Mothers prepare the way by licking a path through their hair for them to follow. With a swimming motion, the babies pull themselves blindly (literally, since their eyes are closed) along this path. The trek is only three or four inches, but for these little guys, it’s monumental. Treacherous, too. A sudden move by their mother and they’ll fall off and perish. The weaker babies will not make it, regardless.
Those who make it to the fur-lined marsupium will find one of 13 teats aligned there in a horseshoe arrangement. This is their lifeline to further physical development and they hang on tightly. If there happens to be more than 13 babies, the extra ones will die.
Two months later and the size of a mouse, babies have begun to outgrow their warm, protected environment that’s now stretched almost to its limit. Ever so cautiously, they peek out. Then they duck back inside. They peek out. They duck back inside. They’ll do this many times over the next couple of weeks until finally they climb out — still clinging to their teat! They’ll stretch just as far as they possibly can, but won’t turn loose.
Eventually, in a tense moment of bravery, they open their mouths and let go. Then comes the second important climb of their lives: up to their mother’s back (not her tail, contrary to myth), where they tightly grasp her hair with their toes and tail. If any fall off, they make hissing sounds, and their mother makes clicking sounds in response. If she’s unaware they’re gone, however, she’ll continue on without them, and at this young age they’ll perish.
Those on her back are about to go for the ride of their life. They travel widely in search of food, staying in one den only three or four days before moving to the next (except in winter when a nice, warm, well-built nest invites a longer stay.) Their mother will use her whiskers like a cat, to feel her way along dark passages, and her excellent sense of smell will locate food. They go up and down trees, through thick bushes and brush piles, into garbage cans and compost piles, under the porch, under fences, through drain pipes and culverts, and into hollow logs. They might even go into the water if their mother crosses a creek. (They can stay dry by squeezing back into her pouch, as she can amazingly seal it so tightly it becomes waterproof.)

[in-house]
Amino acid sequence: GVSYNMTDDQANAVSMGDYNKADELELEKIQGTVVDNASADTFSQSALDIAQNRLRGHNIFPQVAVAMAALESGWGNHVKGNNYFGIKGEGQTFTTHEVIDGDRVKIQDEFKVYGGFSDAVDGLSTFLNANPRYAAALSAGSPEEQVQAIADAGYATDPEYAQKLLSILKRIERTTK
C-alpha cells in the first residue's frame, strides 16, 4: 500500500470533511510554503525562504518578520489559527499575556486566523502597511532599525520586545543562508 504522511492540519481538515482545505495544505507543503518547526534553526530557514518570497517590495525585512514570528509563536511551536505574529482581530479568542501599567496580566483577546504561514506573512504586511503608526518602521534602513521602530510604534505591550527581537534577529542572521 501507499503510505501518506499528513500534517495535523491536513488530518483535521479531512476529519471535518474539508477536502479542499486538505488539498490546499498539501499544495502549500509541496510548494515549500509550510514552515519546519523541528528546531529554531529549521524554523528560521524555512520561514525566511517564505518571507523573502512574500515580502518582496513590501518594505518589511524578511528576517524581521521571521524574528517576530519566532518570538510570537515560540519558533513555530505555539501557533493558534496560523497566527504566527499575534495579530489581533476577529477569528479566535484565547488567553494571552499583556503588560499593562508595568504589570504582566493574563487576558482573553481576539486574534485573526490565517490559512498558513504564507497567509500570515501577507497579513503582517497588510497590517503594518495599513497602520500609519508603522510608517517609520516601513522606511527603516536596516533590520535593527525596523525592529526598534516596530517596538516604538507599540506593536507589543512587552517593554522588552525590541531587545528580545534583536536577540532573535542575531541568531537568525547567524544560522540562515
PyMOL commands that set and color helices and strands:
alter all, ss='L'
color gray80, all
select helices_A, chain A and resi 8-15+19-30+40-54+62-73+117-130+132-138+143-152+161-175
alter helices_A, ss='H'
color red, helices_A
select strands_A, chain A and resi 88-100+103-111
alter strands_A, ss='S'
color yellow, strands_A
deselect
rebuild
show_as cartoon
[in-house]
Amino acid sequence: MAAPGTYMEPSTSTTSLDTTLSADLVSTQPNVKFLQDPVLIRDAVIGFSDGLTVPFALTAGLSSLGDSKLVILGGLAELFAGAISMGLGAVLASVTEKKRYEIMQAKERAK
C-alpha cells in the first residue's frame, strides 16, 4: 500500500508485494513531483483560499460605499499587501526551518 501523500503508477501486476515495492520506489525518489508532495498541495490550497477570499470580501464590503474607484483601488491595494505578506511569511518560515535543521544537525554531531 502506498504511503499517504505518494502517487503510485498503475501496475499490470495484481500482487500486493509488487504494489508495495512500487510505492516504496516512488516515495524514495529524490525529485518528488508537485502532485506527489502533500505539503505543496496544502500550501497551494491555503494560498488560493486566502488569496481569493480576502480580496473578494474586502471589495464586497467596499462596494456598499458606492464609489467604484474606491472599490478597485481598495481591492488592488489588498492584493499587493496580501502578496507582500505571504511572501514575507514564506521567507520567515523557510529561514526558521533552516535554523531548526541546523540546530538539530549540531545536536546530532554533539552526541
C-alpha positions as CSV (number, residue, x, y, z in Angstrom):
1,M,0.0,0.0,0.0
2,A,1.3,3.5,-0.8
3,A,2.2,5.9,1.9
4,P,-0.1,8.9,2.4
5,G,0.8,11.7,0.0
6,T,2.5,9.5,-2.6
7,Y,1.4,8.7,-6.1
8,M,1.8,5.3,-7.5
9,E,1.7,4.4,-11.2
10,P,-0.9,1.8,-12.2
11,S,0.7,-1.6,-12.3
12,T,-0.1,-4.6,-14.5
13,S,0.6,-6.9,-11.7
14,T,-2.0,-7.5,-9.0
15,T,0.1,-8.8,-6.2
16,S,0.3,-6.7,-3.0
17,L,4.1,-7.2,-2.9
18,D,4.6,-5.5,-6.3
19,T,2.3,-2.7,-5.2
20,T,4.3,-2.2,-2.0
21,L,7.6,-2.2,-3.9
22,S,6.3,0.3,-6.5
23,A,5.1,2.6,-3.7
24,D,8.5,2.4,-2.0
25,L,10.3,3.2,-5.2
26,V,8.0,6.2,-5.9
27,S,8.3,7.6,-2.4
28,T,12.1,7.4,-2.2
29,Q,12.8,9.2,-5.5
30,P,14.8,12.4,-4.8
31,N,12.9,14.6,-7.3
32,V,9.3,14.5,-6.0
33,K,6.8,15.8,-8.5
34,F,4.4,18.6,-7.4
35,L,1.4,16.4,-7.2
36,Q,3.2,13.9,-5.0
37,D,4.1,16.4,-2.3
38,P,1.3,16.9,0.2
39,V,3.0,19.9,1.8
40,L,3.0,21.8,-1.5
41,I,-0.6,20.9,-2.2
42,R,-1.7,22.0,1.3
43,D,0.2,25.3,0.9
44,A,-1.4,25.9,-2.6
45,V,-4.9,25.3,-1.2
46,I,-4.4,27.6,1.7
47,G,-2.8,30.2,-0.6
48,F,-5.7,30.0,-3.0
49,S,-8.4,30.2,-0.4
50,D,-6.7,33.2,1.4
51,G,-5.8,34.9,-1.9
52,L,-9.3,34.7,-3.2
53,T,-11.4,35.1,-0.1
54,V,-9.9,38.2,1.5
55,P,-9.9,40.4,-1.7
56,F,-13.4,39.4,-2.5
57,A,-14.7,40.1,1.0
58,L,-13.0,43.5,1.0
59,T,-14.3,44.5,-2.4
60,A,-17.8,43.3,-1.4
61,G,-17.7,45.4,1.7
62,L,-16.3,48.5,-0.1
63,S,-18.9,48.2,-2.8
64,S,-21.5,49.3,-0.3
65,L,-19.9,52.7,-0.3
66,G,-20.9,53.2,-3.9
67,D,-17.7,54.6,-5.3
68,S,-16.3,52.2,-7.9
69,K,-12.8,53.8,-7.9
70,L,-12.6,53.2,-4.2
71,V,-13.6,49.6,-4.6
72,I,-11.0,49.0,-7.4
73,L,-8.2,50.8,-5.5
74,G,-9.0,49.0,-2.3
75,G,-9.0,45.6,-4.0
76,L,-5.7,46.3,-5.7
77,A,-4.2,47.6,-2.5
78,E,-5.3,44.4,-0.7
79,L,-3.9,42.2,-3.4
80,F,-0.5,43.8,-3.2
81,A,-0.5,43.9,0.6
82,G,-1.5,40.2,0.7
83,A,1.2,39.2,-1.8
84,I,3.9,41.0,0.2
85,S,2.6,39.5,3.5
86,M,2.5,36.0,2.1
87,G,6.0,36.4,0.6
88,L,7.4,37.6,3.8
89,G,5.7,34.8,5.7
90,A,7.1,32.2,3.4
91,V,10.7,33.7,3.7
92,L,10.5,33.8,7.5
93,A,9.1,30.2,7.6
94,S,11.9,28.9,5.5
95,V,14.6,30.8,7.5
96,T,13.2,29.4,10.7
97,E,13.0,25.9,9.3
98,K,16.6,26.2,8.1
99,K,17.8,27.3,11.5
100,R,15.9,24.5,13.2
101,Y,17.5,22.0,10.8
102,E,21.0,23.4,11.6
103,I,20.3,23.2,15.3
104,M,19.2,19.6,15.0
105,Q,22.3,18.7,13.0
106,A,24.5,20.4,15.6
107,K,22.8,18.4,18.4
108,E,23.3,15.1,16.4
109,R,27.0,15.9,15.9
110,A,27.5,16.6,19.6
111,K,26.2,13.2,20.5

The youngsters learn how to forage for snails, slugs, beetles, and other insects, and to feast on carrion, garbage, birdseed and fallen fruit. They learn how to kill and eat a rat, and perhaps a snake, too. They learn the best ways to hide and defend themselves, and where to live.
After a few weeks of tutoring they begin life on their own four feet by simply loosening their grip and dropping off their mother. By now, they’re about seven to nine inches long, excluding their tail. They share their mother’s den for a short time, then leave to establish their own territories.
Captive Opossums can live up to 10 years, but those in the wild usually don’t make it past their first year, because of heavy predation and vehicles.
Natural enemies of opossums include foxes, coyotes, bobcats, eagles, owls and other birds of prey; also dogs and cats. Otherwise, vehicles are their biggest enemy. It’s thought that opossums’ willingness to eat carrion draws them to roadkill and then, oftentimes, they become roadkill. Hunters and trappers, too, take a toll, but mostly by finding opossums while seeking other game.
Opossums and rabies
The body temperature of opossums is 94 to 97 degrees F., which is too low for the rabies virus to survive. It’s nearly impossible for an opossum to have rabies.
*Top photo: Lisa Wright / EOL; cc by-nc-sa 3.0
¹Ancient origins of modern opossums revealed
²For the curious: African Elephants have the best sense of smell, with 1,948 olfactory genes. See the Top-10 list
³Before considering whether to keep a wild animal as a pet, read this: Wildlife cute, but not good pets
Virginia Opossum at a glance
Appearance: Long, pointy white face; small, dark ears tipped with white; pink nose. Body hair sparse, grizzled. Long, hairless, rat-like tail.